Tuesday, November 04, 2008

Superman Returns to the Supermarket


The night Kennedy was elected, I felt a sense of woe, as if I had made a terrible error, as if somehow I had betrayed the Left and myself. It was a spooky emotion. In the wake of the election, one thing was clear—the strength the Left had been gaining in the last years of Eisenhower's administration would now be diluted, preempted, adulterated, converted and dissolved by the compromises and hypocrisies of a new Democratic administration. And so I began to follow Kennedy's career with obsession, as if I were responsible and guilty for all which was bad, dangerous, or potentially totalitarian within it.

Norman Mailer
Postscript to "Superman Comes to the Supermarket"
The Presidential Papers, p. 61.

I just googled the title of this post and it seems to be, well, mine. "In this moment..." I think there is a lot to learn from a look back at Mailer's obsession with Kennedy. And by the same token (as this little snippet already suggests), we might learn something from Pound's infatuation with Mussolini. I'm as excited as the next guy about what might happen tonight. But there really is a danger implicit in all this excitement. At least, the One Himself acknowledges the problem:

3 comments:

soren buhl said...

moments before I checked the pangrammaticon for the expected election night special I watched, as it happened, footage of an anonymous American voter comparing this election to that of Kennedy. Basic traits are shared: candidates combining eloguence with looks, the raw power of inexperience and a dinosaur Republican in the mix.
The video of Obama at that weird dinner (imagine a party where people sit like that, lined up for the cameras) confused me when I first watched it: it appears to be a very risky thing to seemingly loose control like that (remember that at the same event McCain said he'd fired all his advisors). What if someone took this at face value? But then I realize that my reaction is that of someone acostumed to the very literal and demonstratively non-ironic forms of campaign communication.

Kirby Olson said...

One big problem that is already front and center: they plan to shut down right-wing talk radio as the first order of business. They plan to invoke the Fairness Doctrine which will mean that at least half of all time has to be devoted to liberal sentiments. This won't of course go for the universities or the TV. It will only go for talk radio, which is the last bastion of right wing sentiment. I, personally, don't listen to talk radio, but a lot of people have gotten rid of their TVs and just listen to radio, because the TV is now so far to the left. The left already own almost all the media TV outlets, except Fox News. Almost every university is 90% plus leftist. Now the radio will be next.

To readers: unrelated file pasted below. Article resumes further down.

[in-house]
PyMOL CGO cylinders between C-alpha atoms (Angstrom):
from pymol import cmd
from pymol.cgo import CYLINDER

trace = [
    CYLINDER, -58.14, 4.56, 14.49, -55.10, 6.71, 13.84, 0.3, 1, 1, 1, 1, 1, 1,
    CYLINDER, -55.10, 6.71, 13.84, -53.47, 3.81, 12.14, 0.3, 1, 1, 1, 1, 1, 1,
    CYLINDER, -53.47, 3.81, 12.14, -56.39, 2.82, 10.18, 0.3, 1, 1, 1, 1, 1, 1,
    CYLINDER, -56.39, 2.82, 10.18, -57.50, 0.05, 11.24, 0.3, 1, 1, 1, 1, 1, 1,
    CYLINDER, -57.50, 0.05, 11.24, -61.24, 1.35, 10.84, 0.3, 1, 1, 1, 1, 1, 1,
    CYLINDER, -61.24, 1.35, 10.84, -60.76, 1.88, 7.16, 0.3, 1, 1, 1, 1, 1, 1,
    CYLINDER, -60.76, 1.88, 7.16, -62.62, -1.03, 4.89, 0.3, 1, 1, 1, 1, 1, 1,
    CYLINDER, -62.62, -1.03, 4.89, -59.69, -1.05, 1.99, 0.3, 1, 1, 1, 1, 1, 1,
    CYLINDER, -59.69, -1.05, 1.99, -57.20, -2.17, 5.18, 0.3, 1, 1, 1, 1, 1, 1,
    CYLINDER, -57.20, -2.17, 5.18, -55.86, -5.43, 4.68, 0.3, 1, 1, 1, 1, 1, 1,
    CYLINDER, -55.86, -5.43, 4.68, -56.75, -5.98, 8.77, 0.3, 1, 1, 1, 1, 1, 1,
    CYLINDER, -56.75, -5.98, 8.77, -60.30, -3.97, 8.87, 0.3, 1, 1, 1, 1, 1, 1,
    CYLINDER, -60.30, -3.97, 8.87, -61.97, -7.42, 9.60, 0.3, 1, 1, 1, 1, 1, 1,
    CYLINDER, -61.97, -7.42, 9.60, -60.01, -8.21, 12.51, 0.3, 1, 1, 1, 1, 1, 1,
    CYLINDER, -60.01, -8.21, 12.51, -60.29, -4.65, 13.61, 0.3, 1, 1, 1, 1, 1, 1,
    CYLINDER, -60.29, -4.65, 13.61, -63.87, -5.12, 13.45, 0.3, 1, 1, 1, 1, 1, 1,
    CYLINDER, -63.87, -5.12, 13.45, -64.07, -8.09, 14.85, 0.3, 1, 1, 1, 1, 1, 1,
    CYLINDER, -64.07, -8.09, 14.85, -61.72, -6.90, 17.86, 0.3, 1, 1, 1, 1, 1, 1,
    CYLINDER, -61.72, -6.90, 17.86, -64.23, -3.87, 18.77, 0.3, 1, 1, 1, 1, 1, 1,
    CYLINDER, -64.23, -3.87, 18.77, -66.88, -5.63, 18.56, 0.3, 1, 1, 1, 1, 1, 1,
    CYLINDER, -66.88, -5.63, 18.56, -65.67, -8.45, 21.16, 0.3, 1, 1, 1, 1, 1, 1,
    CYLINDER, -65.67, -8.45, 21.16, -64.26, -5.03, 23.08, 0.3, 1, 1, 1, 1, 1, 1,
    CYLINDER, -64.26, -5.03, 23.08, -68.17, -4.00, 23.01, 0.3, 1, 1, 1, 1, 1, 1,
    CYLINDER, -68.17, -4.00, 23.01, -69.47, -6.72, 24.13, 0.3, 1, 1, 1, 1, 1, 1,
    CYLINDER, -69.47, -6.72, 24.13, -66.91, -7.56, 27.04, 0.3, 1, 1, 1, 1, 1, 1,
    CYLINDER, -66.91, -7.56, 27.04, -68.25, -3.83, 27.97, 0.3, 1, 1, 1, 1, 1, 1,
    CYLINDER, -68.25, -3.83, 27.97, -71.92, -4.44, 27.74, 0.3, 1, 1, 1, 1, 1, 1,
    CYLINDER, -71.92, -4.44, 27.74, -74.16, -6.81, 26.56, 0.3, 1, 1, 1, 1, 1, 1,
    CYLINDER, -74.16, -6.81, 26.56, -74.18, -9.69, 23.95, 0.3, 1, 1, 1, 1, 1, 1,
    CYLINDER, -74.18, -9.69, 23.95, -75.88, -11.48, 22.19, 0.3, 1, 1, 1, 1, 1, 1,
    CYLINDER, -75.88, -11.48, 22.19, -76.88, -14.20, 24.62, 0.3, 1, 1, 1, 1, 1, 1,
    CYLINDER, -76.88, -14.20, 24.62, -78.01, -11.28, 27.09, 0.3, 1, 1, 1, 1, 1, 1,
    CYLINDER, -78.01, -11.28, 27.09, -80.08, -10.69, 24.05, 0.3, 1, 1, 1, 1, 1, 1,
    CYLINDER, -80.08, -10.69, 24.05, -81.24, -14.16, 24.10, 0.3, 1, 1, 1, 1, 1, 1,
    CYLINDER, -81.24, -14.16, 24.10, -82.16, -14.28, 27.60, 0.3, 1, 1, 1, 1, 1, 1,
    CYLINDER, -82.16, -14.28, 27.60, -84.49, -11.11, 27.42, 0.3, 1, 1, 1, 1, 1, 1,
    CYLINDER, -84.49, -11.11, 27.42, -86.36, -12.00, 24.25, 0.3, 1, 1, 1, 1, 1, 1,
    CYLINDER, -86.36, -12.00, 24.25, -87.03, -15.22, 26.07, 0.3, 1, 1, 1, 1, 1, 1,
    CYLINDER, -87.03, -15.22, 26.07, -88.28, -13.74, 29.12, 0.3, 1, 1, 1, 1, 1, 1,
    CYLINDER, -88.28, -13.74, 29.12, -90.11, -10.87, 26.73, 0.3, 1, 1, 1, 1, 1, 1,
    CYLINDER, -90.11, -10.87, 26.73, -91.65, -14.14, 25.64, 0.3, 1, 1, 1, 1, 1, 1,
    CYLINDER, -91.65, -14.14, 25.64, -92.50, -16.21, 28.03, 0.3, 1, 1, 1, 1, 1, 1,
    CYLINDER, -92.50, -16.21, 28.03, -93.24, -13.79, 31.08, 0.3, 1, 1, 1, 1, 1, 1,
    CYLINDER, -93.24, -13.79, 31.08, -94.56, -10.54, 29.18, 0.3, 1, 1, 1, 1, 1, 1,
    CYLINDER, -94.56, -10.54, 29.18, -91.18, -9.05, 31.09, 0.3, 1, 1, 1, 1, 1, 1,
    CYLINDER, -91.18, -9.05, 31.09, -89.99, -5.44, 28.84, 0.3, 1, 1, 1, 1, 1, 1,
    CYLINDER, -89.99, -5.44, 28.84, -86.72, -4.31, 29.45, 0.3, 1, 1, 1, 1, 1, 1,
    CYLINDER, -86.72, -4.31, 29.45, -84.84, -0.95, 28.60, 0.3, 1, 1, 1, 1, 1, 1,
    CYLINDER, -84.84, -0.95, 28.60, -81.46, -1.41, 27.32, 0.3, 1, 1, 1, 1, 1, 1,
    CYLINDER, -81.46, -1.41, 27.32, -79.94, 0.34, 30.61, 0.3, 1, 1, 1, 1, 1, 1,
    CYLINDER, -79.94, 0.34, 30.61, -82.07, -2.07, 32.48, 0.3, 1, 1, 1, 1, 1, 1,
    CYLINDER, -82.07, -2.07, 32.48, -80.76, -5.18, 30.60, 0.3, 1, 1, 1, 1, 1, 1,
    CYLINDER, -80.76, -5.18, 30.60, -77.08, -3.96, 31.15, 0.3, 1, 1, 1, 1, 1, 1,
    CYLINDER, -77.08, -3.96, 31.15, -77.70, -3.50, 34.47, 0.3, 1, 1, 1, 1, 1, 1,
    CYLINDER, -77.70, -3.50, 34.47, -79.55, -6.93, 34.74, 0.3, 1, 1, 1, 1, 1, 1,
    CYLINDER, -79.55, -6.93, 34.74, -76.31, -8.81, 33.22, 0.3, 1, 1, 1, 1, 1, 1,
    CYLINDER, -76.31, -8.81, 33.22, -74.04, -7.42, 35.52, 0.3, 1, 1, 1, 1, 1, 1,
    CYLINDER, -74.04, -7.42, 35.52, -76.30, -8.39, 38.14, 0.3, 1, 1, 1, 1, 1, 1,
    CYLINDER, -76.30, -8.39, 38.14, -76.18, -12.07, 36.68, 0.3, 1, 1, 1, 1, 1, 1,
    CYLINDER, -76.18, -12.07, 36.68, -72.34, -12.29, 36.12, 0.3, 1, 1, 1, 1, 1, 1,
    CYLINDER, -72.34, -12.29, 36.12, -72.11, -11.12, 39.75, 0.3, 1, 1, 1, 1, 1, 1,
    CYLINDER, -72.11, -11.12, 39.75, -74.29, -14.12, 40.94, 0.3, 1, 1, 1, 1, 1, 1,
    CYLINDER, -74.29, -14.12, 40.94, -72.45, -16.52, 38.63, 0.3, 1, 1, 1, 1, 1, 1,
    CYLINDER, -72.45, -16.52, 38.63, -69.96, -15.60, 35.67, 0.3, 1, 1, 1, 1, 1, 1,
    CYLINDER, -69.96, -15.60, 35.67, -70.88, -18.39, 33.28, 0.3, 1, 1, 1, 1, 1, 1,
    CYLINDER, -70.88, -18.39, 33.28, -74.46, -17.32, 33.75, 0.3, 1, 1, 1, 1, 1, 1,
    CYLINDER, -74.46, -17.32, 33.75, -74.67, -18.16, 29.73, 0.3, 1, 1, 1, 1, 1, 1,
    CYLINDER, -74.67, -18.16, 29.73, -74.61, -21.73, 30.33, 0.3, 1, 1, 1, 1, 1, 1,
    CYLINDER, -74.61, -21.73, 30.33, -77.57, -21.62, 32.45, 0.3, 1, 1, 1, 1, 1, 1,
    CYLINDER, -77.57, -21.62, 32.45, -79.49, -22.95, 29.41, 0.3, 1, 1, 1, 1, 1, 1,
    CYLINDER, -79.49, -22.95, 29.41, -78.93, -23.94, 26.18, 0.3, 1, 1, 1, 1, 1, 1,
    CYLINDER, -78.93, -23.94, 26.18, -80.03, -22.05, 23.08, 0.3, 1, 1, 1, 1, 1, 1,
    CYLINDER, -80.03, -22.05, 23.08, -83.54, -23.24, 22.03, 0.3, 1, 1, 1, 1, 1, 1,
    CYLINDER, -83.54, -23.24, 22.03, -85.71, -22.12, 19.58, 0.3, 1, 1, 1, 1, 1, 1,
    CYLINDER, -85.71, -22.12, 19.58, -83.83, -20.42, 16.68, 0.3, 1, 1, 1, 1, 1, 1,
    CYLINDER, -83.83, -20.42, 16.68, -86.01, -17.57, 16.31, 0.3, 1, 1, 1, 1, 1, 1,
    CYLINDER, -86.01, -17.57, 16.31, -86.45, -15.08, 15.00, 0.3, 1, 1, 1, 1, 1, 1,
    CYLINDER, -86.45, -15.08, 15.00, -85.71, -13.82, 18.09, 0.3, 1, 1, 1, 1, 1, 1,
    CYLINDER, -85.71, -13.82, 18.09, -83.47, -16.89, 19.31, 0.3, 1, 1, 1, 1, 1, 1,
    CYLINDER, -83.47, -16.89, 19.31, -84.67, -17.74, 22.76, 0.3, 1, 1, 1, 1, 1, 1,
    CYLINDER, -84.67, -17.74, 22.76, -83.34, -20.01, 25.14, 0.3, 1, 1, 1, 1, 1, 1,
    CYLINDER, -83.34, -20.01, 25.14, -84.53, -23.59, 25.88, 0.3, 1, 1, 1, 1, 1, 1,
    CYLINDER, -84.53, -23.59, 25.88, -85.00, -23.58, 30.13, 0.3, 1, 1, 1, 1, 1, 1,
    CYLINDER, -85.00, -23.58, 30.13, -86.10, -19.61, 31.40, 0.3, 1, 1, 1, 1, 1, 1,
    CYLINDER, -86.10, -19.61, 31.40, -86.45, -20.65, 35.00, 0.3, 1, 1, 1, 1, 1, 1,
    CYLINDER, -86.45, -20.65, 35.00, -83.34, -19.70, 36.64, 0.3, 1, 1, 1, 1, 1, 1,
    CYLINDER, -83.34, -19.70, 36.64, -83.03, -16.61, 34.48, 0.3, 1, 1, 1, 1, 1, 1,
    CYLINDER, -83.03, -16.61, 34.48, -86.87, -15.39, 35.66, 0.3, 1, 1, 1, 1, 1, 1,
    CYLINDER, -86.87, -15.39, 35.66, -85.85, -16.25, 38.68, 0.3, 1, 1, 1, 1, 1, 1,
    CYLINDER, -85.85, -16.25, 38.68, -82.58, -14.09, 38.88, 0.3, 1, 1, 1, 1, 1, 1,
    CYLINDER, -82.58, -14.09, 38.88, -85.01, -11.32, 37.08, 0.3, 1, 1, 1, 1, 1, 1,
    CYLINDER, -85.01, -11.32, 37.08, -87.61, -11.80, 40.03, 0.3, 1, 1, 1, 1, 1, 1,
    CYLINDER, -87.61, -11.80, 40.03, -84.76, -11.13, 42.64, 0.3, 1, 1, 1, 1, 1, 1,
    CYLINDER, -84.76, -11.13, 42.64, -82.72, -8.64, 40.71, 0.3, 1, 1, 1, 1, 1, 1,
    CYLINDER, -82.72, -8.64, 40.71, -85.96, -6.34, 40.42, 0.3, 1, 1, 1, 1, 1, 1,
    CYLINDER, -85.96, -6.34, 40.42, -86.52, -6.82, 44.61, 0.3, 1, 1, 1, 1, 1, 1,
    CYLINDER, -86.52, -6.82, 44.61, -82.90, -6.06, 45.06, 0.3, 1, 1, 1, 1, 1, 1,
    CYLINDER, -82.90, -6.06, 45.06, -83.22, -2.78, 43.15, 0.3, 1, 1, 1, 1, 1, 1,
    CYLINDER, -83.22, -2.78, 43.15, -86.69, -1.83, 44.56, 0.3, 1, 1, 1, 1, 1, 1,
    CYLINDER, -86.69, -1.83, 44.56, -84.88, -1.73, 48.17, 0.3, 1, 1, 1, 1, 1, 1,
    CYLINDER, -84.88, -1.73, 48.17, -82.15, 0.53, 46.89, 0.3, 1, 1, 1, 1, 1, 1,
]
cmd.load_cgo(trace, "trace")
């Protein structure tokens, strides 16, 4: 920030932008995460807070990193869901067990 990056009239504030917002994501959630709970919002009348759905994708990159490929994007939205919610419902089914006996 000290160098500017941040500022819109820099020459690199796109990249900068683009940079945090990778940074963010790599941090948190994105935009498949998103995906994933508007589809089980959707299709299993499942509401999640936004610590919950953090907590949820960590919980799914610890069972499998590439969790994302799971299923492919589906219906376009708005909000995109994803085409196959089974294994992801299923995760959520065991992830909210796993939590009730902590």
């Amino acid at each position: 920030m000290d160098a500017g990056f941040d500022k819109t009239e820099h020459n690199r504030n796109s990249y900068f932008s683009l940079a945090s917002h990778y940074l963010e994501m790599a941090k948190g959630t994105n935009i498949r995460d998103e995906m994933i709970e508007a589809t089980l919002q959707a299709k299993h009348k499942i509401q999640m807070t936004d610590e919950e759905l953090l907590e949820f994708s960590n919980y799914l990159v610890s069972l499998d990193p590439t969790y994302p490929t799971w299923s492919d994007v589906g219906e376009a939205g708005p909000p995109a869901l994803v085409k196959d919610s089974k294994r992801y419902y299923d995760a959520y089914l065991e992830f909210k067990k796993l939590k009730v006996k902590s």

Samisdat, anyone?

The good part is that the country is out of money, and he has to do all these things he's promised: trillions for universal health care, trillions for alternative energy, trillions to continue the Bush wars in Iraq and Afghanistan.

Now somehow the Messiah has to deal with reality. It's very very difficult to get anything accomplished, and once it's done, to be sure that it works.

I'm glad I'm not him, and am not responsible for this mess. But honestly, I would have felt just as scared about the McCain option (for which I voted). McCain is erratic, and can go from zero to sixty in terms of anger in about half a second.

Who knows what he would have done.

No one knows the future.

Thomas Basbøll said...

I hadn't heard about this talk radio thing.

I don't think Obama is a serious lefty. But I think he may be what Mailer called an "existential hero" (i.e., a JFK). With the election of Obama, "the new psychological realities are closer to history and so closer to sanity..."

"I knew if he became President, it would be an existential event: he would touch depths in American life which were uncharted."

Crucially: he would do this despite having utterly conventional politics.

I'll write a post on this. As Mailer said before the march on the Pentagon: "This an existenial moment; we don't know how it will turn out."

No one knows the future.